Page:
Good enough for Lance, good enough for me.
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Old 09-26-18, 03:33 PM
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5) finally I got it to shift reliably up and down by turning the adjuster barrel in and also setting the low stop screw to the correct position to avoid rubbing in the biggest rear cog/smallest chainring (lowest gear) position.
Setting the low limit stop is my first step and the foundation for following steps. Not familiar with their videos but Park's writtten instructions seem right on to me: https://www.parktool.com/blog/repair...eur-adjustment if they are followed exactly from the beginning without skipping ahead.
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Old 09-26-18, 03:40 PM
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Originally Posted by dsbrantjr View Post
5) finally I got it to shift reliably up and down by turning the adjuster barrel in and also setting the low stop screw to the correct position to avoid rubbing in the biggest rear cog/smallest chainring (lowest gear) position.
Setting the low limit stop is my first step and the foundation for following steps. Not familiar with their videos but Park's writtten instructions seem right on to me: https://www.parktool.com/blog/repair...eur-adjustment if they are followed exactly from the beginning without skipping ahead.
For some odd reason when I set the stop correctly from the get-go, the shifter did not allow me to down shift from the middle to the granny chainring. Thus the convoluted over-compensating method that I outlined in my post was needed.
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Old 09-26-18, 03:49 PM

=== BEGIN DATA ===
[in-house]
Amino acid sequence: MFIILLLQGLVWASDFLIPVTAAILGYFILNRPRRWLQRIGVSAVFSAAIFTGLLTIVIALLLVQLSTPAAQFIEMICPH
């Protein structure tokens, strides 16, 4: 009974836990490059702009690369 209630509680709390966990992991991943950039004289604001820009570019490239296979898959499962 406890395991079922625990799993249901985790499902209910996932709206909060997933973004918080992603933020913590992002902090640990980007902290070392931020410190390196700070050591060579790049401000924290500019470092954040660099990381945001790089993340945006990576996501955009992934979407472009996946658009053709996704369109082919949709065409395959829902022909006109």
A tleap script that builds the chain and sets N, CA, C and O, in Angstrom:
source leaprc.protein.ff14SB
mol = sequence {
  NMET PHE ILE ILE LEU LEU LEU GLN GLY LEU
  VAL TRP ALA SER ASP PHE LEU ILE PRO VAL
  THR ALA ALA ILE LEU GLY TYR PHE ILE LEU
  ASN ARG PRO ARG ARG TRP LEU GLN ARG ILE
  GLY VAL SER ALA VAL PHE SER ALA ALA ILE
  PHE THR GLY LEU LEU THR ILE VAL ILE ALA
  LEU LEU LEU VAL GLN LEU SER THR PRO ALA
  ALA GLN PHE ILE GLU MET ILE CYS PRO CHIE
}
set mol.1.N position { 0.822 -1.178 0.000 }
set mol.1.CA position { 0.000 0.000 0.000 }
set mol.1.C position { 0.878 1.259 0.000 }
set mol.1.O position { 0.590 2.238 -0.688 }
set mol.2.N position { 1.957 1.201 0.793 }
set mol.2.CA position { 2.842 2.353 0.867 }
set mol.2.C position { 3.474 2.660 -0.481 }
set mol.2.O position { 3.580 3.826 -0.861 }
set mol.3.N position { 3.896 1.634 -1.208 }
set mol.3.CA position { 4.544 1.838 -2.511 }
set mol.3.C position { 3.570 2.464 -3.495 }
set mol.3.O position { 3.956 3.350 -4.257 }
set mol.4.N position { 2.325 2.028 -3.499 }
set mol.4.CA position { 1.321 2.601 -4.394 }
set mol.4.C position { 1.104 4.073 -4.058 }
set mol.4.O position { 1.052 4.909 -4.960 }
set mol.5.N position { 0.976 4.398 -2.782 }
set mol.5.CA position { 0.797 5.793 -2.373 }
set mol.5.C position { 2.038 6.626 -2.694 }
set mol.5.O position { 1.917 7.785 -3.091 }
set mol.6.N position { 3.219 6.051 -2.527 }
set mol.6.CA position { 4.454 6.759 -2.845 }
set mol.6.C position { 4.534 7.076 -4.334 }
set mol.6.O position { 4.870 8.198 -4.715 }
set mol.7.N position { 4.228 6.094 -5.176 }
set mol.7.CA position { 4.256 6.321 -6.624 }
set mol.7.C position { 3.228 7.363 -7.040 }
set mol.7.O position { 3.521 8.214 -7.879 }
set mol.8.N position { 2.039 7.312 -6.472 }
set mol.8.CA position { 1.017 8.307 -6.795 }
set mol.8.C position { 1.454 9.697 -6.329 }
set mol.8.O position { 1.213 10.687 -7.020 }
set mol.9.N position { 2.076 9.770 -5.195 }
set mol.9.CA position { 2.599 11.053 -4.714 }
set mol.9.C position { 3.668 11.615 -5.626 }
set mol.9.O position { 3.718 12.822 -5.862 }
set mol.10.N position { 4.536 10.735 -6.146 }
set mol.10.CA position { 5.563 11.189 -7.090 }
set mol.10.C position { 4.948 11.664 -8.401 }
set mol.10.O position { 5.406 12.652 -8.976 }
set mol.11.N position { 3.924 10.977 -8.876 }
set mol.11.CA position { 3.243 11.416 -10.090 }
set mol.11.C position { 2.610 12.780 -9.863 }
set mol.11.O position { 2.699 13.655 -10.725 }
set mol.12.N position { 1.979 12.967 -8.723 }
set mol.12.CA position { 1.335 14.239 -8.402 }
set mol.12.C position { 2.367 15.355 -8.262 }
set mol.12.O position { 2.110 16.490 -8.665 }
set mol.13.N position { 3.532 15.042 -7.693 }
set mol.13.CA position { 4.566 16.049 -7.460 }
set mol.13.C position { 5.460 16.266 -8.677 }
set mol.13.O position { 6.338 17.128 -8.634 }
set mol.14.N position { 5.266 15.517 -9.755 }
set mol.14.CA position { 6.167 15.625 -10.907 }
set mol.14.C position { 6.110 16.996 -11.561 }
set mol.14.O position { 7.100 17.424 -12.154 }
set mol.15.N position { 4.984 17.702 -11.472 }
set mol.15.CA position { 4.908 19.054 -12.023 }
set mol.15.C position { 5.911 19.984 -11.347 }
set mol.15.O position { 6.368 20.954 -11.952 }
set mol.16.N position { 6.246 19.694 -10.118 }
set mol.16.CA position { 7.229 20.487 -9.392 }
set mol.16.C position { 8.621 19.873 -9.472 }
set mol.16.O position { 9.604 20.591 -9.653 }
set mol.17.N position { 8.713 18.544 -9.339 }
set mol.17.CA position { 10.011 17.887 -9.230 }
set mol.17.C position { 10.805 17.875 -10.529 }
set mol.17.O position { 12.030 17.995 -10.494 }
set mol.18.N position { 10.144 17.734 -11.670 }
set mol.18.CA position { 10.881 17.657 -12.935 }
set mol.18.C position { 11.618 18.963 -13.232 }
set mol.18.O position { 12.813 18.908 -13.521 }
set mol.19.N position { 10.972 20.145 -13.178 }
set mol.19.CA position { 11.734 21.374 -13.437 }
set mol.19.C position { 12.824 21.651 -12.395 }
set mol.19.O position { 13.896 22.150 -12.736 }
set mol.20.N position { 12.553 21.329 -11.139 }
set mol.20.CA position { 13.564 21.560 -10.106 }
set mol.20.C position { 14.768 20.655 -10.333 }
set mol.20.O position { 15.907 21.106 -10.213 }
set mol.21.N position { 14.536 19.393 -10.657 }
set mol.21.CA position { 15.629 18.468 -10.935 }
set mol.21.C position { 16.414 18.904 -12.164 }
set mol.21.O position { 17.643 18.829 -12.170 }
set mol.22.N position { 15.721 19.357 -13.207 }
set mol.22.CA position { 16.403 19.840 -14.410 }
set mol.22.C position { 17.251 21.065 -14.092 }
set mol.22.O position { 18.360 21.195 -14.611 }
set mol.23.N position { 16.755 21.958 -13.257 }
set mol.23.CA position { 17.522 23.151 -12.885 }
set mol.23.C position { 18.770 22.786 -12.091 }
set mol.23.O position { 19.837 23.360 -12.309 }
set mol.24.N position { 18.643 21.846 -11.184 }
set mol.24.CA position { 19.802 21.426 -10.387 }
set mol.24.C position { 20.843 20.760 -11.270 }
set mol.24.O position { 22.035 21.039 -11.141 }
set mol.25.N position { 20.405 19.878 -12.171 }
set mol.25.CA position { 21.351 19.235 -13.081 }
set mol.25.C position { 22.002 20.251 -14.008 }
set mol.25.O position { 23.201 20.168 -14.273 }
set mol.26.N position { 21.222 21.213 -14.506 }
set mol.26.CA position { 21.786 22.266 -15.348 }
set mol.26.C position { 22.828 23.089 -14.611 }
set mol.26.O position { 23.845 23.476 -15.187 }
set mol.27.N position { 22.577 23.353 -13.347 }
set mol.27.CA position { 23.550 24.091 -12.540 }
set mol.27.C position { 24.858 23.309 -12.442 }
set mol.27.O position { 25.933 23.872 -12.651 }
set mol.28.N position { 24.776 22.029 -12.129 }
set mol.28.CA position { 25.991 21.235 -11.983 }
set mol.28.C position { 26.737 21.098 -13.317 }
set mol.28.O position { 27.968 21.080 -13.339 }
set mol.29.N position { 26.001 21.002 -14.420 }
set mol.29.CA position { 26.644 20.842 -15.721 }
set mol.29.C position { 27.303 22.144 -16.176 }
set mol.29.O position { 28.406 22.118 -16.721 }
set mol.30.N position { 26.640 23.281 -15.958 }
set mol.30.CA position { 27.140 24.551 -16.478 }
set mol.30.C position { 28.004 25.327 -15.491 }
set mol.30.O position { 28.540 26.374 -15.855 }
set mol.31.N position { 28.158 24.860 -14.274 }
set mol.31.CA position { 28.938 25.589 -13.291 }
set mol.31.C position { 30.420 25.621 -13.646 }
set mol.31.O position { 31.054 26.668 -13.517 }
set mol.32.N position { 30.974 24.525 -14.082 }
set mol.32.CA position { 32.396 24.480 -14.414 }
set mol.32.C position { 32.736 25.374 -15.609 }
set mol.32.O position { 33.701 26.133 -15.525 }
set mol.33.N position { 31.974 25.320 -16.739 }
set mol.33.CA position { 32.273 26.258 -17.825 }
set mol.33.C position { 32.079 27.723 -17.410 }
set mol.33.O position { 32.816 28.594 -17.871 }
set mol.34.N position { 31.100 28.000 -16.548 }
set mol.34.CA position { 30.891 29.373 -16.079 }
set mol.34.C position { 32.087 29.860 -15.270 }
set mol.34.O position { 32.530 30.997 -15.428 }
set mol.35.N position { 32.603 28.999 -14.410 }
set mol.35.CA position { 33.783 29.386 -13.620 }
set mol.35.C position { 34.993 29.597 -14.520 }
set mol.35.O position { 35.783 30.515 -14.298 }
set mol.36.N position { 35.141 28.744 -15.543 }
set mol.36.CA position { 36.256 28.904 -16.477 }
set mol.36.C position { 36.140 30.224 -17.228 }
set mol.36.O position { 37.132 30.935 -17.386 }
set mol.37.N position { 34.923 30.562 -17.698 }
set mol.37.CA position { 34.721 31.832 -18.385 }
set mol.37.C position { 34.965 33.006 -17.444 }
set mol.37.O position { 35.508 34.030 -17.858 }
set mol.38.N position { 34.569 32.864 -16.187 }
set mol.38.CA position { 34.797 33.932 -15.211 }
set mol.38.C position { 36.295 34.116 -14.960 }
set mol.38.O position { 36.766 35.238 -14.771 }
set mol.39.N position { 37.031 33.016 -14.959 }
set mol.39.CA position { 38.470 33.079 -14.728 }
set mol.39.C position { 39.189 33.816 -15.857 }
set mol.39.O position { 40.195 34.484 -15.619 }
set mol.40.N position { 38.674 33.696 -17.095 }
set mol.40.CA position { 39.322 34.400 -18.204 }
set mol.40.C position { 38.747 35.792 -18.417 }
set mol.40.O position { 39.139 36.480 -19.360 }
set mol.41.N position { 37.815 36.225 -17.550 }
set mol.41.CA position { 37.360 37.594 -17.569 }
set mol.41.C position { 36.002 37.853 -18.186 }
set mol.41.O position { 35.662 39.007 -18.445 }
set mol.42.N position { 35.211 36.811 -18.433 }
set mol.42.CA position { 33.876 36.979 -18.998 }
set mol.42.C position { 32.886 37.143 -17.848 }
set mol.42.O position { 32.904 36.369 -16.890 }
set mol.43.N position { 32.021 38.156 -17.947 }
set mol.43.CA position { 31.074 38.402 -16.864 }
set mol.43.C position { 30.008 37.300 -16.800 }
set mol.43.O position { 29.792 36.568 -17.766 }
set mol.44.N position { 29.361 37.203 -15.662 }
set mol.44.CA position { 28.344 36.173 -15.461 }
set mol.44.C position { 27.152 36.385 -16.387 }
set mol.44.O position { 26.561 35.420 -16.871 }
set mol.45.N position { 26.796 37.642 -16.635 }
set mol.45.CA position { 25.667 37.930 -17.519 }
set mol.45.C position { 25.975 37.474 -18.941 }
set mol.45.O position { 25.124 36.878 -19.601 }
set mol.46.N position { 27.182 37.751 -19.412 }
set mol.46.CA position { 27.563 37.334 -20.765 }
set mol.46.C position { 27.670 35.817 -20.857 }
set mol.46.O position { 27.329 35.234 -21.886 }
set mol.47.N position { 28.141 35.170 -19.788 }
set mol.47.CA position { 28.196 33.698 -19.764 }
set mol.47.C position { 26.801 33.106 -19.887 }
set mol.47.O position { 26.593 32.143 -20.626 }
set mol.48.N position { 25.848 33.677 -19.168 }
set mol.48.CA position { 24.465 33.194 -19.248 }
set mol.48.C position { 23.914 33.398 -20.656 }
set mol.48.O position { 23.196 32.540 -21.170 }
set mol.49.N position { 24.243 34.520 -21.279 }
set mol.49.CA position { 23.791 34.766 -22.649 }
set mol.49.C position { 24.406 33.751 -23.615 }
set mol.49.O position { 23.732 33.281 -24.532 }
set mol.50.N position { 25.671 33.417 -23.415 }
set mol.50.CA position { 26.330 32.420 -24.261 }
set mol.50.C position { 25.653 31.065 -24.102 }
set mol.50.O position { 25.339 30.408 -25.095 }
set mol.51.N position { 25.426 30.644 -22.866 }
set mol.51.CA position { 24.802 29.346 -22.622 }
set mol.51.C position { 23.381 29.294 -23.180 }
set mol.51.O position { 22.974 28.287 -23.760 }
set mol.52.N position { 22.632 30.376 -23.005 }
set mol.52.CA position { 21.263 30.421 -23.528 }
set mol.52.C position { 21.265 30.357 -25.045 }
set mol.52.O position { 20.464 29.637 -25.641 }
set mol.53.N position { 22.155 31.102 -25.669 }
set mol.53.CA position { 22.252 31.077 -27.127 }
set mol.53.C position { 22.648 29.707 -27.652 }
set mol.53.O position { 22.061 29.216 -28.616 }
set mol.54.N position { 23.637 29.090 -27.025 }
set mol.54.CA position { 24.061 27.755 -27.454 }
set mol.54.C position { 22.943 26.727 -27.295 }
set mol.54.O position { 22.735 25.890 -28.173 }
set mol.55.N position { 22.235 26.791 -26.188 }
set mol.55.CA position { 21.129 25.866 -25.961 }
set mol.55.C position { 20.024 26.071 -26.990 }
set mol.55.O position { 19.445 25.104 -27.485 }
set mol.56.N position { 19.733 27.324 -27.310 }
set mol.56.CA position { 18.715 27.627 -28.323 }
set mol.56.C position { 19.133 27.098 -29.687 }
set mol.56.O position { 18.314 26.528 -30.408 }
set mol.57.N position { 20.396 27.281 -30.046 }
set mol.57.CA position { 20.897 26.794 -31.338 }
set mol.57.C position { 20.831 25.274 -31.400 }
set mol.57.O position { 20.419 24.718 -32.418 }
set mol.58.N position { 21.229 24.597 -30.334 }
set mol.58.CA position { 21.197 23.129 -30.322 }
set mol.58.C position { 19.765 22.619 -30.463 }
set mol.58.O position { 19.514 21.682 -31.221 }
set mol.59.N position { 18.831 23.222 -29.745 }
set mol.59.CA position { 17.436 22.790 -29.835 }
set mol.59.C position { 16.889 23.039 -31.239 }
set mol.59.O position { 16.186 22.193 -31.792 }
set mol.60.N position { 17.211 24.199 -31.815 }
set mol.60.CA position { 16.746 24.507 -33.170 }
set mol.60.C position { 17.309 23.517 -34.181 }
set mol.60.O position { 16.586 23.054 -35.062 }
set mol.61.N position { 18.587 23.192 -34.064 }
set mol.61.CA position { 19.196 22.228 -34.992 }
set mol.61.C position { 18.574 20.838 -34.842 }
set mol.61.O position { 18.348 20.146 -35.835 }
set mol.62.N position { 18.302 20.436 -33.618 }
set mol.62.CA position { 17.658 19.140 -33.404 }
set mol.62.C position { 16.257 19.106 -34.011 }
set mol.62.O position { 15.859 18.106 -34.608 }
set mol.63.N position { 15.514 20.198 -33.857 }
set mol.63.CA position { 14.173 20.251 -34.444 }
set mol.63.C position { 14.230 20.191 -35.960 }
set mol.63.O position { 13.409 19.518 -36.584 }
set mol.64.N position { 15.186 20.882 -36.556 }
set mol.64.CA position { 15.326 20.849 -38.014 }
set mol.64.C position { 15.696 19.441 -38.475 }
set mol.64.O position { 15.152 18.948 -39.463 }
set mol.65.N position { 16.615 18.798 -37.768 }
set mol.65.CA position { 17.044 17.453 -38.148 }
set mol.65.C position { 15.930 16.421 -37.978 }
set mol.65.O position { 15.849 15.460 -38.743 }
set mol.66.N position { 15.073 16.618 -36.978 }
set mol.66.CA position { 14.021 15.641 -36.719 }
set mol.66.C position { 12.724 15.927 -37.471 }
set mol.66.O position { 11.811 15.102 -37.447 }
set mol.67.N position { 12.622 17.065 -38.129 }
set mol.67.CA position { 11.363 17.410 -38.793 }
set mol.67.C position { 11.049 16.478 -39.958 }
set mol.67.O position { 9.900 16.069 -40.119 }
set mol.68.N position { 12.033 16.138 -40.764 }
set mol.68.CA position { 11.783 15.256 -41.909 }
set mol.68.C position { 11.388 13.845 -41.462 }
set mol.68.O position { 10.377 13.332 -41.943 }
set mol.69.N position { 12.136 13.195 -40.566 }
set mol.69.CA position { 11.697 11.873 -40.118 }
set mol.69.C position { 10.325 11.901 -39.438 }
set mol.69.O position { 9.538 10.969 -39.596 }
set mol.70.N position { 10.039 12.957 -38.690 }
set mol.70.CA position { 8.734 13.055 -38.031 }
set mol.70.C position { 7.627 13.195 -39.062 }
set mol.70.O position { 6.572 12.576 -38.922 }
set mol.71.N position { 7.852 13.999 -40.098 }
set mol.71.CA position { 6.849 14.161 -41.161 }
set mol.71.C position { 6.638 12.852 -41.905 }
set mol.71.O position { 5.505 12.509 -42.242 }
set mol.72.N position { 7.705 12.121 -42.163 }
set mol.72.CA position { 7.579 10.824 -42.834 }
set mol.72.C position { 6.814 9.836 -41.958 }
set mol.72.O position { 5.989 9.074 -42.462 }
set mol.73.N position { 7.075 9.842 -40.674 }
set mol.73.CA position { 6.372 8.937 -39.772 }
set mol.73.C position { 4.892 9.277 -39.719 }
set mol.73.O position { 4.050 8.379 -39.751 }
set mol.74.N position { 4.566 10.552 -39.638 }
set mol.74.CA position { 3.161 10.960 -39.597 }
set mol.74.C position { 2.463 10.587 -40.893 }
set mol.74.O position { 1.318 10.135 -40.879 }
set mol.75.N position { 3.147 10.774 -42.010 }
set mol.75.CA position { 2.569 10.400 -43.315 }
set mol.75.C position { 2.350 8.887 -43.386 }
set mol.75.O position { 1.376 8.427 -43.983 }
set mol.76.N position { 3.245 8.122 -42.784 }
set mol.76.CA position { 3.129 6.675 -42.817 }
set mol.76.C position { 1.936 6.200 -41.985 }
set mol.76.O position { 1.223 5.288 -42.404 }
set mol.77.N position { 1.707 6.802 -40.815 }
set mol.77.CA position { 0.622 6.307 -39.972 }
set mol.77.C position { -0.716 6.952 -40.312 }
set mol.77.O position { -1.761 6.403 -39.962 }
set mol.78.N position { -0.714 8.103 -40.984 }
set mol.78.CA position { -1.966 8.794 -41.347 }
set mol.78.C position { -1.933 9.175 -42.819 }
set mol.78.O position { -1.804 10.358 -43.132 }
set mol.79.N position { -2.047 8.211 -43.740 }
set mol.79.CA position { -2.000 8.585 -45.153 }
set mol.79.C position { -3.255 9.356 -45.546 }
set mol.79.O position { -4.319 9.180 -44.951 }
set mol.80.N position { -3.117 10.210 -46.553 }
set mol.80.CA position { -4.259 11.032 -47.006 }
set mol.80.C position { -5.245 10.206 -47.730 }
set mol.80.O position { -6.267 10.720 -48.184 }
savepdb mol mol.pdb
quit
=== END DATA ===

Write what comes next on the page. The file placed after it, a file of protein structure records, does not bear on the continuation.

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Originally Posted by Colnago Mixte View Post
That's what I did for my triple last week. It's hard enough to get a double crank to play well in all gear combos, but triples I have found, are pretty much hopeless, with my limited mechanical abilities. Life's too short to be messing with crap like this. The shifting mechanism on the Microshift brifter is going unused for now.

Good enough for Lance, good enough for me.
Thanks for posting - now I don’t feel so bad. I have no clue about setting up a Microshift road triple BTW. I will tell you that I struggled a lot earlier this year with my Dura Ace 7703/Ultegra 6603 triple road bike until I got it right. All I did was install new cables and housing. The shifting got worse with the new shifters and housing but it was because I hadn’t set the front derailleur cable tension up correctly. Once I figured it out, there was harmony in my world once again.
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Old 09-27-18, 02:29 AM
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Originally Posted by masi61 View Post